I felt an itch in my soul and a dissatisfaction with the way I was living life. I felt like I was lying to myself every day and I took actions to bury my thoughts versus pull them out for recognition. I tried hiding from it all and I tried denying that I was unhappy. I tried distracting myself with things and trips so that I would not notice the dissatisfaction in my soul. I wanted to hide from my own disappointment in myself — and that is that day that I decided to change. That was the day that I challenged myself to do more with what was handed to me. That was the day that I decided to patiently discover who I am truly am. And it did not happen in a day. In fact it is difficult for me to claim that it was done in a year and that I am a new person completely. Because growth does not change who I am completely, but it changes aspects of myself that I did not think to change. It addresses the harder questions and makes me look deeper than I thought possible in my young, shallow existence. It made me look past my actions and into my heart to see why I was taking them in the first place. And then it allowed me to work backwards and call out the actions I wanted to be taking. It allowed me to set goals and it allowed me to recognize small accomplishments. But most of all it made me recognize that its work is never done. Growth is something I have welcomed into my life, and it will be a new life long friend. It was the friend I always had but never recognized to be standing by my side the whole time. Growth is inevitable, but it is how I interacted with it at this point in life that defined the changes I made.

I went all around the world to find what I was looking for. I looked high and low, in the darkest caves of my heart and the highest mountains in my mind. I bought plane tickets to see new ways of living life and I scoured the internet for evidence that life can be different than I previously knew it to be. I sought inspiration from simplicity and returned to values that I was raised on. I accepted the influence on my life that others had and I began to choose the ones that served me and let go of the ones that were hurting me. I searched for honesty and truth, and but on a brave face for what I would find. I asked the questions I had been avoiding my entire life because I was afraid of what my answer might be. I faced the facts, accepted them as they were, and decided to embrace new facts into my life. I cannot change my past, but I can learn from it and use it as a roadmap for where I want to go. I made mistakes. I fucked up. But I also experienced life and what it is to be human. Because experience is what I receive when I do not get what I want, and that holds more value than any object I could dream of possessing.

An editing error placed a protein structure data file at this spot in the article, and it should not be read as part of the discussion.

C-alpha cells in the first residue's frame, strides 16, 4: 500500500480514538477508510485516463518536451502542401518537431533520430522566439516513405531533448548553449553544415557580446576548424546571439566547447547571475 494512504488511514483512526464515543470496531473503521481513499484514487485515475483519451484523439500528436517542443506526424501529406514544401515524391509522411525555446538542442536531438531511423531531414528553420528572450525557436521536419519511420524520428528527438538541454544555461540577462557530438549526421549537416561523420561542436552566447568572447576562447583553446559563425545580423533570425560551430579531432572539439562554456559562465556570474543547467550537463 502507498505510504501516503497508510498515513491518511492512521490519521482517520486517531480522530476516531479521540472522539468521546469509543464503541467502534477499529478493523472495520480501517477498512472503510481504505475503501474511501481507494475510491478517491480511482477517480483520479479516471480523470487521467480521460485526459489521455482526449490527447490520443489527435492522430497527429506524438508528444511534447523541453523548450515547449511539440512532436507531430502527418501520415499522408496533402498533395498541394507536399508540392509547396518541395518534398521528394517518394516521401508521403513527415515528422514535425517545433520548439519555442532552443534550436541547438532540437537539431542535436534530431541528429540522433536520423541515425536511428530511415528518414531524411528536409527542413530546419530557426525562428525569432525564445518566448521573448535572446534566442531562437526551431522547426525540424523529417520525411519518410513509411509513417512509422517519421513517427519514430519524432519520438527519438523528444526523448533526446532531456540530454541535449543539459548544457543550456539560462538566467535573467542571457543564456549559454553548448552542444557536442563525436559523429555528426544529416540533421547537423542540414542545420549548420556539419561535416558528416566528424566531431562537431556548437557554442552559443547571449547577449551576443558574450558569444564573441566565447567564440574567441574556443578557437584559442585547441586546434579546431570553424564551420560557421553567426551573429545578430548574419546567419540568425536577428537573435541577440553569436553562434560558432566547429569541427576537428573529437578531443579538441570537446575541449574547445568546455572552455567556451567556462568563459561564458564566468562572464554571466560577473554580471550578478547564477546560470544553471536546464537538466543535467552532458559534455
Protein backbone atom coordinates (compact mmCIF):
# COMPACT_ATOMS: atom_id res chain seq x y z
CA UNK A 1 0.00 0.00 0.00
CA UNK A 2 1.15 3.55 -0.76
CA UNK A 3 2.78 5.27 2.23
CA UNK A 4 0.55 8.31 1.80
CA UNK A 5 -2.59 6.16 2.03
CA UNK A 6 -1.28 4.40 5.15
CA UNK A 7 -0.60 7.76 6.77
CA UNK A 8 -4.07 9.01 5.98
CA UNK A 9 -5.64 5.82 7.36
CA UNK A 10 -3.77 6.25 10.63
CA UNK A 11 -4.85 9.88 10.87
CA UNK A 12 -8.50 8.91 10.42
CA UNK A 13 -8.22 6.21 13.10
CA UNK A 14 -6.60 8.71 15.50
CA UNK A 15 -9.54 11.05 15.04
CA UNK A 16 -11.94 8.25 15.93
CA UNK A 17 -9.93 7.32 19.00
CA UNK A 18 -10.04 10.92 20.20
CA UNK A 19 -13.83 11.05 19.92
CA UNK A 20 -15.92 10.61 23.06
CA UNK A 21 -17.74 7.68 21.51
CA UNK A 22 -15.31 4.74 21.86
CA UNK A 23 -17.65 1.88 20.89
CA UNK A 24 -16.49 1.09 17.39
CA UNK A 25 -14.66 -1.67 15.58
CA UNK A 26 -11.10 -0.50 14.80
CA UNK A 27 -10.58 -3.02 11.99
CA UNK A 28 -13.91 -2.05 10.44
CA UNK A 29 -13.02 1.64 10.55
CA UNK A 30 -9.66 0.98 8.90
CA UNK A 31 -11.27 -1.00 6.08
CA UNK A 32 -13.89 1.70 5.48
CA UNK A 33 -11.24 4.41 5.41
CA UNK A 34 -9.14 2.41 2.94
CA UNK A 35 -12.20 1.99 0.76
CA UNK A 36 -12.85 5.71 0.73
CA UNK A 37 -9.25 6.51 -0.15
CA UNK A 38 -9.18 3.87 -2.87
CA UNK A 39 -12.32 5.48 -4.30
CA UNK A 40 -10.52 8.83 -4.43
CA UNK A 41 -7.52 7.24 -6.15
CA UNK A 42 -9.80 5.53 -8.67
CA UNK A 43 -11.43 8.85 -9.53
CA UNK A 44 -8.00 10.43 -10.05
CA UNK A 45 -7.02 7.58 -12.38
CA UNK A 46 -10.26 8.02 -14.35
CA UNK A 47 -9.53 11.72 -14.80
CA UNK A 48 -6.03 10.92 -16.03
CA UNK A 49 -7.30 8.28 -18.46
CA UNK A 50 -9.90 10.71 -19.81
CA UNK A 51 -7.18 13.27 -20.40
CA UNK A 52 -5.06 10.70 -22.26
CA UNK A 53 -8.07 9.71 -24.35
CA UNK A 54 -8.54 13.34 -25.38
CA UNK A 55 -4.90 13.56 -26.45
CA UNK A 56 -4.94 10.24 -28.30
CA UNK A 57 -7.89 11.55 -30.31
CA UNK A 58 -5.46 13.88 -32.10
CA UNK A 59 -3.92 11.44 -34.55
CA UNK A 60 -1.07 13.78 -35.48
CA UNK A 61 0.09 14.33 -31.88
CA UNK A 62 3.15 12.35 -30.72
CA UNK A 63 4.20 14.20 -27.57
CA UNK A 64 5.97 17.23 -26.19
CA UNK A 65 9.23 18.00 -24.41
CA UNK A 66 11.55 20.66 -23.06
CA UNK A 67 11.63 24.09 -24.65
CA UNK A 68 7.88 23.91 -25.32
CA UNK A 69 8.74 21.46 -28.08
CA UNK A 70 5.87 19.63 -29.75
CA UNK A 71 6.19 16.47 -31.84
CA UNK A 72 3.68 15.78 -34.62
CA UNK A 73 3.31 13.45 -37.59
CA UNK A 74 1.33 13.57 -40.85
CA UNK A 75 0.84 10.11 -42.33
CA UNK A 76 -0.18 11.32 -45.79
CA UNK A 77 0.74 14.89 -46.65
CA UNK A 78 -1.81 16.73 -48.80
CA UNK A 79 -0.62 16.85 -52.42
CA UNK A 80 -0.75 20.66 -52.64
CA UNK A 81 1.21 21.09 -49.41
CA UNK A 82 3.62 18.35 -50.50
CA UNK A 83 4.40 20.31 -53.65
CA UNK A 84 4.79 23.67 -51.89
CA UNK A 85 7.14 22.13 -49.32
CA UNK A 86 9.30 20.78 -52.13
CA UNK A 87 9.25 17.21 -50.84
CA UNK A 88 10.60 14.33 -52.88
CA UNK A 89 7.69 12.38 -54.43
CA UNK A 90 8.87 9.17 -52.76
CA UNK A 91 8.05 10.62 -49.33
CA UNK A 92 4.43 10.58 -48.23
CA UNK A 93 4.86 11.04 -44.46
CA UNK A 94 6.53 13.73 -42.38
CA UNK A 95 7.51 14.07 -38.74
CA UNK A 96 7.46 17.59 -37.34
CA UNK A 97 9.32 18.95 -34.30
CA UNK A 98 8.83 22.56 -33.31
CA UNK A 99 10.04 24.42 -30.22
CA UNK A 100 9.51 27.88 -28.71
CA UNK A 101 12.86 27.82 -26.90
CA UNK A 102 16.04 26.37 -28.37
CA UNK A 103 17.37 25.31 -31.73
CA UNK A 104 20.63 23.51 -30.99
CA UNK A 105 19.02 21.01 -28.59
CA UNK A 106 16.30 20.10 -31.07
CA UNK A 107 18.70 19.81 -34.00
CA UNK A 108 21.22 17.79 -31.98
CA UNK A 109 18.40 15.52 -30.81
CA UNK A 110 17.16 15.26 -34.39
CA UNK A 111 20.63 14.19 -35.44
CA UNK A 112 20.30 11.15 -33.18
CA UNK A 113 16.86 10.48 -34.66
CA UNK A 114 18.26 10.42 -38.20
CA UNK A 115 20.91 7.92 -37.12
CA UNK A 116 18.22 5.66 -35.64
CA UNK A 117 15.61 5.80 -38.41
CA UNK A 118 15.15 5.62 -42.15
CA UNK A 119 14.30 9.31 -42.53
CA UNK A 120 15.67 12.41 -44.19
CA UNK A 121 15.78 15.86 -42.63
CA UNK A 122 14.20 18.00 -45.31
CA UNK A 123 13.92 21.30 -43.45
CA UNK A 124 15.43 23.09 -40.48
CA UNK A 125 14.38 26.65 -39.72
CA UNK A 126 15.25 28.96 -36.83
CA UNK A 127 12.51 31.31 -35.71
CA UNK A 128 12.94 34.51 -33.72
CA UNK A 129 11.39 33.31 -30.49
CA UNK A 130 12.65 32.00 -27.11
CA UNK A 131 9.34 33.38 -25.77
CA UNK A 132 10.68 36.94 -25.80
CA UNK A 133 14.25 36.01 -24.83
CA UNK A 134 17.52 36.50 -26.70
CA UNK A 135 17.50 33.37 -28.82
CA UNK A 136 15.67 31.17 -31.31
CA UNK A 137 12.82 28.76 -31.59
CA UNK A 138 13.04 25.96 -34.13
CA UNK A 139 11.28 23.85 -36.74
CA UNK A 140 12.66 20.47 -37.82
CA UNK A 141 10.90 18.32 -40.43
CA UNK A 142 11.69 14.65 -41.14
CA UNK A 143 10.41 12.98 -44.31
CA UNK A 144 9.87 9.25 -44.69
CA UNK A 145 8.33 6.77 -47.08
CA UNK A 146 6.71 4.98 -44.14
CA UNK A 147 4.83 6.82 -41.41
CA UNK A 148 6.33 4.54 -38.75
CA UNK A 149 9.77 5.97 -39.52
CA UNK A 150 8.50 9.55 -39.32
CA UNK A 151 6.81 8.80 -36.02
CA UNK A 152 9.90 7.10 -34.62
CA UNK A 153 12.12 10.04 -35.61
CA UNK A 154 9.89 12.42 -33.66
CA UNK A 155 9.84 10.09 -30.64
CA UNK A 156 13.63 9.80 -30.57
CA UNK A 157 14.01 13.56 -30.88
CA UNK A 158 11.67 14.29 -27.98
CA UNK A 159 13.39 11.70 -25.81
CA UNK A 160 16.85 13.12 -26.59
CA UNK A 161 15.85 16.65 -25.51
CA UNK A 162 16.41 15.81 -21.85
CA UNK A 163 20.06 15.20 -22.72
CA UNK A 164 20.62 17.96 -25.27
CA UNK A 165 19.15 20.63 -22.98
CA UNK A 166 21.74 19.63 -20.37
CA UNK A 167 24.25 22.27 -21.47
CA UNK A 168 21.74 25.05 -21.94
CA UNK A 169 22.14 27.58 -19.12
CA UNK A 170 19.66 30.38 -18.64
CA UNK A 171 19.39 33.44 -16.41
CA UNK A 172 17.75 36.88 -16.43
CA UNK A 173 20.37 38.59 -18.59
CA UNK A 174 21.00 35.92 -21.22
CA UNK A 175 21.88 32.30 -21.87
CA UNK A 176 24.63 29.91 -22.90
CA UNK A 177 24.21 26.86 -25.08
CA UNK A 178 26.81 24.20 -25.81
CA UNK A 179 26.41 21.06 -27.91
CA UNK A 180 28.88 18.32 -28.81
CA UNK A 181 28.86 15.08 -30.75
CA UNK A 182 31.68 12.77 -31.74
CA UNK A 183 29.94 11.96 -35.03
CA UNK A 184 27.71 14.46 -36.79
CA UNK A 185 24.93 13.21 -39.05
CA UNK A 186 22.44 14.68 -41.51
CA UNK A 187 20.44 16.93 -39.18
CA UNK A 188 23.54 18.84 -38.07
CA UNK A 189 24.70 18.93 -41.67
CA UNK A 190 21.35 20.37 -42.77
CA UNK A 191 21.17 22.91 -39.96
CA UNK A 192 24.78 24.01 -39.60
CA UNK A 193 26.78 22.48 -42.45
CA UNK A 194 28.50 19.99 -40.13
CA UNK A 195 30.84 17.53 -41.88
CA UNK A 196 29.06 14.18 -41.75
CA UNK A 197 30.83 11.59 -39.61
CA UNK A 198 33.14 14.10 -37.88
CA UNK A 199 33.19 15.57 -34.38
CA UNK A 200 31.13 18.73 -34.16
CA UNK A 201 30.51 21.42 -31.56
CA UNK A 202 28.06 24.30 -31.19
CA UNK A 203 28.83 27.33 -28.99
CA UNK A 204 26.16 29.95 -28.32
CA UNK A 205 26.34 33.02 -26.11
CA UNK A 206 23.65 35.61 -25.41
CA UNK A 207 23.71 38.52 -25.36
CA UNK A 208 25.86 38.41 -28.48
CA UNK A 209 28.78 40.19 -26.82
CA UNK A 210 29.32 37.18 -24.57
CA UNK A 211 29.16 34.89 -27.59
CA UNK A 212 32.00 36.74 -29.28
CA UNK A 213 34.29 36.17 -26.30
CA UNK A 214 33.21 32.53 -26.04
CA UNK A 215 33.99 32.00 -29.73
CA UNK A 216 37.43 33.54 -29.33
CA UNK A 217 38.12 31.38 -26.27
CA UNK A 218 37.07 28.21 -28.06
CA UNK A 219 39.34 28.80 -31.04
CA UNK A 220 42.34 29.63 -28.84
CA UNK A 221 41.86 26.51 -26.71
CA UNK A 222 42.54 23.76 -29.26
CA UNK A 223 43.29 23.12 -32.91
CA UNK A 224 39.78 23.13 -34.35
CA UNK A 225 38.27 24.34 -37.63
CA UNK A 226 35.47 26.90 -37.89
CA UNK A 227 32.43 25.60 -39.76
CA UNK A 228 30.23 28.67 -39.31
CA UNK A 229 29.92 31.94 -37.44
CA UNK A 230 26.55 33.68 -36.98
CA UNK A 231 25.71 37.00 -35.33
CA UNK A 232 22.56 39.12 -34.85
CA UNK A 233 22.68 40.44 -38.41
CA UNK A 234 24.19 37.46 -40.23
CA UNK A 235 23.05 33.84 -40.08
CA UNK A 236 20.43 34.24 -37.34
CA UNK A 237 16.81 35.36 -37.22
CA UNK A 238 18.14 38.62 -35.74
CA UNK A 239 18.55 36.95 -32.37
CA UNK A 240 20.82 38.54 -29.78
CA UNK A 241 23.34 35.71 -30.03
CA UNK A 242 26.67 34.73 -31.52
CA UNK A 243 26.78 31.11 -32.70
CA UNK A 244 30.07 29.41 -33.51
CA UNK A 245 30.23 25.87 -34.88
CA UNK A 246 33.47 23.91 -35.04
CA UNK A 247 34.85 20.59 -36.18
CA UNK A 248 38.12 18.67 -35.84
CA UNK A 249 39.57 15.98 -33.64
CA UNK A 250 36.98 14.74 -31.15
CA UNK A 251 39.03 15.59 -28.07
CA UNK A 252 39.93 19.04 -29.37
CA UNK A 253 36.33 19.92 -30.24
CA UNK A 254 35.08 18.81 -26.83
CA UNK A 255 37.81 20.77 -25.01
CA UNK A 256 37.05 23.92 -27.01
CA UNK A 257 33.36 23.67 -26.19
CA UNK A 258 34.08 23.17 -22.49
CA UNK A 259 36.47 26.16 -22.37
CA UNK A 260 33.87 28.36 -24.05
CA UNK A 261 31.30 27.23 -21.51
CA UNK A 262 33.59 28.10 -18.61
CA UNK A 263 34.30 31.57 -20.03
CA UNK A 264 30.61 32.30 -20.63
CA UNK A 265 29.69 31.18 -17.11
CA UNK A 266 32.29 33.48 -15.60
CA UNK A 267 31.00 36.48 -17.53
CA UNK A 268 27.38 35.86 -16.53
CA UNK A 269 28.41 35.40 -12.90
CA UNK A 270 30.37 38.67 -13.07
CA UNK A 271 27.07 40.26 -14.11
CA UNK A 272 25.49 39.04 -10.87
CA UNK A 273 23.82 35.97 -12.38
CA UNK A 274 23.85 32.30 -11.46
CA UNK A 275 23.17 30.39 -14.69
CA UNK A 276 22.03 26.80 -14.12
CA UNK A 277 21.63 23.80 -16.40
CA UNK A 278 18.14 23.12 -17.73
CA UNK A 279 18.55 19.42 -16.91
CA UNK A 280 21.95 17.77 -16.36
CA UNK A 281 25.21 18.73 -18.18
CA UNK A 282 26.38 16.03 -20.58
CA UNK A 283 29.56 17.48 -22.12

I always avoided the limelight out of fear that people would see straight through me. I thought they could see that I was fraud and that I did not actually earn the accomplishments I collected. I was afraid that the baking awards I collected in my youth would fade with age and I would prove to have no skill when people expected it with age. I was terrified that my good grades were a result of not challenging classes and exaggerated understanding by my teachers. I thought that when I was recognized as Outstanding Senior for my college department, that they would also recognize that I was drunk in class and too high to attend the awards ceremony. I felt that all of my coworkers at my fancy sales job would see me as an infant without experience and undeserving of the salary I was being paid. And when I was surrounded by coworkers who praised me for my skill and experience, I was certain that their praise was unjustly given due to their lack of experience. And I questioned everyone who saw value in me and what I was able to produce — because I did not see value in any of it and I saw the flaws and errors that had mistakenly gotten me there. I did not feel the push to pursue any of those accomplishments, they kind of found me. And although others may find value in them and I run the risk of sounding like a spoiled first world brat, I did not find value in them — and that’s the only thing that matters. If I was truly proud of my good grades, it would be something that filled me with confidence. And if I truly found value in the professional status I held, I would humbly brag about it. If I felt that I was truly following my own path in life, I would proudly dance to the beat of my own drum. But I was listening to others and doing as they told me to do, and that left me feeling hollow with everything I set my mind to. I had to learn to set my own goals and to be proud of them. I had to set my own standards of satisfaction and stand by them. I just had to finally listen to myself and be patient when listening to what I had to say. I had to learn how to truly grow in my own way and I had to do stay dedicated to it every day of my existence. And I have to continue to be dedicated, not matter what struggle I encounter, because the view from here is worthwhile and I have never felt taller in my life.